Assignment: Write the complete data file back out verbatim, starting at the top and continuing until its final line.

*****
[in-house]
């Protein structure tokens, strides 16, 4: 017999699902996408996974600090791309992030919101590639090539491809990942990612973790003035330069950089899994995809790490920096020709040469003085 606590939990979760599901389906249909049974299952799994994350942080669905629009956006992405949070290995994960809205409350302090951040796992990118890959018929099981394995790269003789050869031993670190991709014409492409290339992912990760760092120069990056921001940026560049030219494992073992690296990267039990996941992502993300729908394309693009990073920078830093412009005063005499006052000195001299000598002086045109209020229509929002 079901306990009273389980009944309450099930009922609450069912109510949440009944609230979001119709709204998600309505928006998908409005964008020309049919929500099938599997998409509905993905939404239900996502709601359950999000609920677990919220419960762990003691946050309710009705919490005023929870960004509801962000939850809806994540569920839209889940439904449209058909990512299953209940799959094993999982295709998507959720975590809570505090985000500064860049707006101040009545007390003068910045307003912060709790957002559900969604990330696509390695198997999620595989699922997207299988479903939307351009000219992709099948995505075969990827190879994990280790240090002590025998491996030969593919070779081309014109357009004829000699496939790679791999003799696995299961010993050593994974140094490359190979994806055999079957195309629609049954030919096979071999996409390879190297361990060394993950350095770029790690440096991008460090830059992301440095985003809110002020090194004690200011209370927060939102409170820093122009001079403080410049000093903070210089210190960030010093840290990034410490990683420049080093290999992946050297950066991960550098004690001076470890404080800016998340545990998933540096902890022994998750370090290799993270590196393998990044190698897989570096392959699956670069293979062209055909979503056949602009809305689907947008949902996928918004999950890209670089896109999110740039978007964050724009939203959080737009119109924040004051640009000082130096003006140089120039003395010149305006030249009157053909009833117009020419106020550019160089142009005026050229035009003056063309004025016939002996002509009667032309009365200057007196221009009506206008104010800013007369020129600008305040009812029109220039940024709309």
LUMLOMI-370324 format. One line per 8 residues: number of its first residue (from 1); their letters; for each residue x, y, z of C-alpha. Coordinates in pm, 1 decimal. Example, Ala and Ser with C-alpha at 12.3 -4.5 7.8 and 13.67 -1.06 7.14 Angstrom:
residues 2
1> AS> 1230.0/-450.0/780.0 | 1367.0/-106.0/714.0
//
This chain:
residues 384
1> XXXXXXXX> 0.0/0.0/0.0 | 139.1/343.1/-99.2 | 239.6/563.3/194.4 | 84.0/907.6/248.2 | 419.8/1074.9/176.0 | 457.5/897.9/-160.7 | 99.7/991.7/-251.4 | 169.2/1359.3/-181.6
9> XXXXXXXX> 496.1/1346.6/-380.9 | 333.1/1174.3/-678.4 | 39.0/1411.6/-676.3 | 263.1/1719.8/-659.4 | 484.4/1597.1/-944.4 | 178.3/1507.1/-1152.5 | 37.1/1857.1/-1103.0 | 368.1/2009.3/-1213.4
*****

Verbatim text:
[in-house]
């Protein structure tokens, strides 16, 4: 017999699902996408996974600090791309992030919101590639090539491809990942990612973790003035330069950089899994995809790490920096020709040469003085 606590939990979760599901389906249909049974299952799994994350942080669905629009956006992405949070290995994960809205409350302090951040796992990118890959018929099981394995790269003789050869031993670190991709014409492409290339992912990760760092120069990056921001940026560049030219494992073992690296990267039990996941992502993300729908394309693009990073920078830093412009005063005499006052000195001299000598002086045109209020229509929002 079901306990009273389980009944309450099930009922609450069912109510949440009944609230979001119709709204998600309505928006998908409005964008020309049919929500099938599997998409509905993905939404239900996502709601359950999000609920677990919220419960762990003691946050309710009705919490005023929870960004509801962000939850809806994540569920839209889940439904449209058909990512299953209940799959094993999982295709998507959720975590809570505090985000500064860049707006101040009545007390003068910045307003912060709790957002559900969604990330696509390695198997999620595989699922997207299988479903939307351009000219992709099948995505075969990827190879994990280790240090002590025998491996030969593919070779081309014109357009004829000699496939790679791999003799696995299961010993050593994974140094490359190979994806055999079957195309629609049954030919096979071999996409390879190297361990060394993950350095770029790690440096991008460090830059992301440095985003809110002020090194004690200011209370927060939102409170820093122009001079403080410049000093903070210089210190960030010093840290990034410490990683420049080093290999992946050297950066991960550098004690001076470890404080800016998340545990998933540096902890022994998750370090290799993270590196393998990044190698897989570096392959699956670069293979062209055909979503056949602009809305689907947008949902996928918004999950890209670089896109999110740039978007964050724009939203959080737009119109924040004051640009000082130096003006140089120039003395010149305006030249009157053909009833117009020419106020550019160089142009005026050229035009003056063309004025016939002996002509009667032309009365200057007196221009009506206008104010800013007369020129600008305040009812029109220039940024709309």
LUMLOMI-370324 format. One line per 8 residues: number of its first residue (from 1); their letters; for each residue x, y, z of C-alpha. Coordinates in pm, 1 decimal. Example, Ala and Ser with C-alpha at 12.3 -4.5 7.8 and 13.67 -1.06 7.14 Angstrom:
residues 2
1> AS> 1230.0/-450.0/780.0 | 1367.0/-106.0/714.0
//
This chain:
residues 384
1> XXXXXXXX> 0.0/0.0/0.0 | 139.1/343.1/-99.2 | 239.6/563.3/194.4 | 84.0/907.6/248.2 | 419.8/1074.9/176.0 | 457.5/897.9/-160.7 | 99.7/991.7/-251.4 | 169.2/1359.3/-181.6
9> XXXXXXXX> 496.1/1346.6/-380.9 | 333.1/1174.3/-678.4 | 39.0/1411.6/-676.3 | 263.1/1719.8/-659.4 | 484.4/1597.1/-944.4 | 178.3/1507.1/-1152.5 | 37.1/1857.1/-1103.0 | 368.1/2009.3/-1213.4